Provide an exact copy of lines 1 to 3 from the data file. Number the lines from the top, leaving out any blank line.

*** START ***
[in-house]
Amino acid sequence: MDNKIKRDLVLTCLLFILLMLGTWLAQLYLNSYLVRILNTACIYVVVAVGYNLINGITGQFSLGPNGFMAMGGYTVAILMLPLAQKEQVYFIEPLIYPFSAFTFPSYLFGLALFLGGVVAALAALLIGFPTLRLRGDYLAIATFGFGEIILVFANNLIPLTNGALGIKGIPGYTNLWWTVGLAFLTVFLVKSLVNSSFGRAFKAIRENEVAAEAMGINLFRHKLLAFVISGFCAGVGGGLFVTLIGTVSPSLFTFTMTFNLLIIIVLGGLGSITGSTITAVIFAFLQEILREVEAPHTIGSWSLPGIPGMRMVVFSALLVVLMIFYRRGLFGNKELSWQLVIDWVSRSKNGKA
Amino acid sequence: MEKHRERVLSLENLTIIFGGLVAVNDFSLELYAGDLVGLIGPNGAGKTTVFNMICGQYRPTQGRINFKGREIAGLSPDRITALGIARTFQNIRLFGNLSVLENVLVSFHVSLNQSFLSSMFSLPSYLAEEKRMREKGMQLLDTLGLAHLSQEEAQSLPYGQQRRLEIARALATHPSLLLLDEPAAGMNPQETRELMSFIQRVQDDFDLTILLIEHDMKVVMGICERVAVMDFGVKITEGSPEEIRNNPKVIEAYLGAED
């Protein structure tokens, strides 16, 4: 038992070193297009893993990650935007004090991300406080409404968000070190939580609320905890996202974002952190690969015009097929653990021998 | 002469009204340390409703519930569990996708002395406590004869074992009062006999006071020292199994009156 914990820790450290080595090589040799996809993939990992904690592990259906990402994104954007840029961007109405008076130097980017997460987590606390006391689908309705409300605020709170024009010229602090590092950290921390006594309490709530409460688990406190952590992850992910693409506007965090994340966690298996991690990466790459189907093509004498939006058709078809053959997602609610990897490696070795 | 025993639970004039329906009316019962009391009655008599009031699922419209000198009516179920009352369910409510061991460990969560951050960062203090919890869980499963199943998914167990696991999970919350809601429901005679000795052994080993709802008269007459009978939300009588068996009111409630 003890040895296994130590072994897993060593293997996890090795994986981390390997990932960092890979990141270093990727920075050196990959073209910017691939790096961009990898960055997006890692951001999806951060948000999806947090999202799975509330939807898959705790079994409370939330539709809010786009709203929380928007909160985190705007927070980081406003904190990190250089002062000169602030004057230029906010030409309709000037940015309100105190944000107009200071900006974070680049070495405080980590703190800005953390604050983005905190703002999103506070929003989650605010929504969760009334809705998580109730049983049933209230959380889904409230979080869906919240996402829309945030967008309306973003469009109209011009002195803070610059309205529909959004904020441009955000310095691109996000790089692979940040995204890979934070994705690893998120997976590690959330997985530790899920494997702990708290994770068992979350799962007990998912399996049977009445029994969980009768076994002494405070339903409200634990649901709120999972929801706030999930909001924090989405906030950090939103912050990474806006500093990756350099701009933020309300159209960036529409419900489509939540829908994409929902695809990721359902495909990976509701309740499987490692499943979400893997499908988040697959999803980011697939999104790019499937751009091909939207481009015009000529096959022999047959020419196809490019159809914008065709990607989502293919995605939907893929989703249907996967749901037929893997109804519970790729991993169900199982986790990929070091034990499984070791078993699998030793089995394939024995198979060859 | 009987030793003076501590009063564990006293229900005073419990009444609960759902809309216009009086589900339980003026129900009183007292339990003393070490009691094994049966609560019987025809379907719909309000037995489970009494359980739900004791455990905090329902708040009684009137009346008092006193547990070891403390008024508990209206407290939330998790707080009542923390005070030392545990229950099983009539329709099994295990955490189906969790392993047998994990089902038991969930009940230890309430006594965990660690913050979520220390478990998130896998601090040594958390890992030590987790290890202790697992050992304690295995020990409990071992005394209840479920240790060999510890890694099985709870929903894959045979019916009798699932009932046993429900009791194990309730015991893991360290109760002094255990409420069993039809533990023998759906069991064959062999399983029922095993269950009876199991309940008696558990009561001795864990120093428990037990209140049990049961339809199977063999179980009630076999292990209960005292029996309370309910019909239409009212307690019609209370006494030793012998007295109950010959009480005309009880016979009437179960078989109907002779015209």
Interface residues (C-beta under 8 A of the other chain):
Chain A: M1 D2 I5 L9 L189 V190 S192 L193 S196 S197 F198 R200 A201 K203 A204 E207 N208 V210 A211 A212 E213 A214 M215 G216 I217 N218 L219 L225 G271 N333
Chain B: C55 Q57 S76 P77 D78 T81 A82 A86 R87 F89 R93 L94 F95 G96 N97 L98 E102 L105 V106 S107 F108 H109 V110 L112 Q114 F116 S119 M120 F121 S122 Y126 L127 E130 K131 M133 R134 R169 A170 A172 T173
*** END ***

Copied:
[in-house]
Amino acid sequence: MDNKIKRDLVLTCLLFILLMLGTWLAQLYLNSYLVRILNTACIYVVVAVGYNLINGITGQFSLGPNGFMAMGGYTVAILMLPLAQKEQVYFIEPLIYPFSAFTFPSYLFGLALFLGGVVAALAALLIGFPTLRLRGDYLAIATFGFGEIILVFANNLIPLTNGALGIKGIPGYTNLWWTVGLAFLTVFLVKSLVNSSFGRAFKAIRENEVAAEAMGINLFRHKLLAFVISGFCAGVGGGLFVTLIGTVSPSLFTFTMTFNLLIIIVLGGLGSITGSTITAVIFAFLQEILREVEAPHTIGSWSLPGIPGMRMVVFSALLVVLMIFYRRGLFGNKELSWQLVIDWVSRSKNGKA
Amino acid sequence: MEKHRERVLSLENLTIIFGGLVAVNDFSLELYAGDLVGLIGPNGAGKTTVFNMICGQYRPTQGRINFKGREIAGLSPDRITALGIARTFQNIRLFGNLSVLENVLVSFHVSLNQSFLSSMFSLPSYLAEEKRMREKGMQLLDTLGLAHLSQEEAQSLPYGQQRRLEIARALATHPSLLLLDEPAAGMNPQETRELMSFIQRVQDDFDLTILLIEHDMKVVMGICERVAVMDFGVKITEGSPEEIRNNPKVIEAYLGAED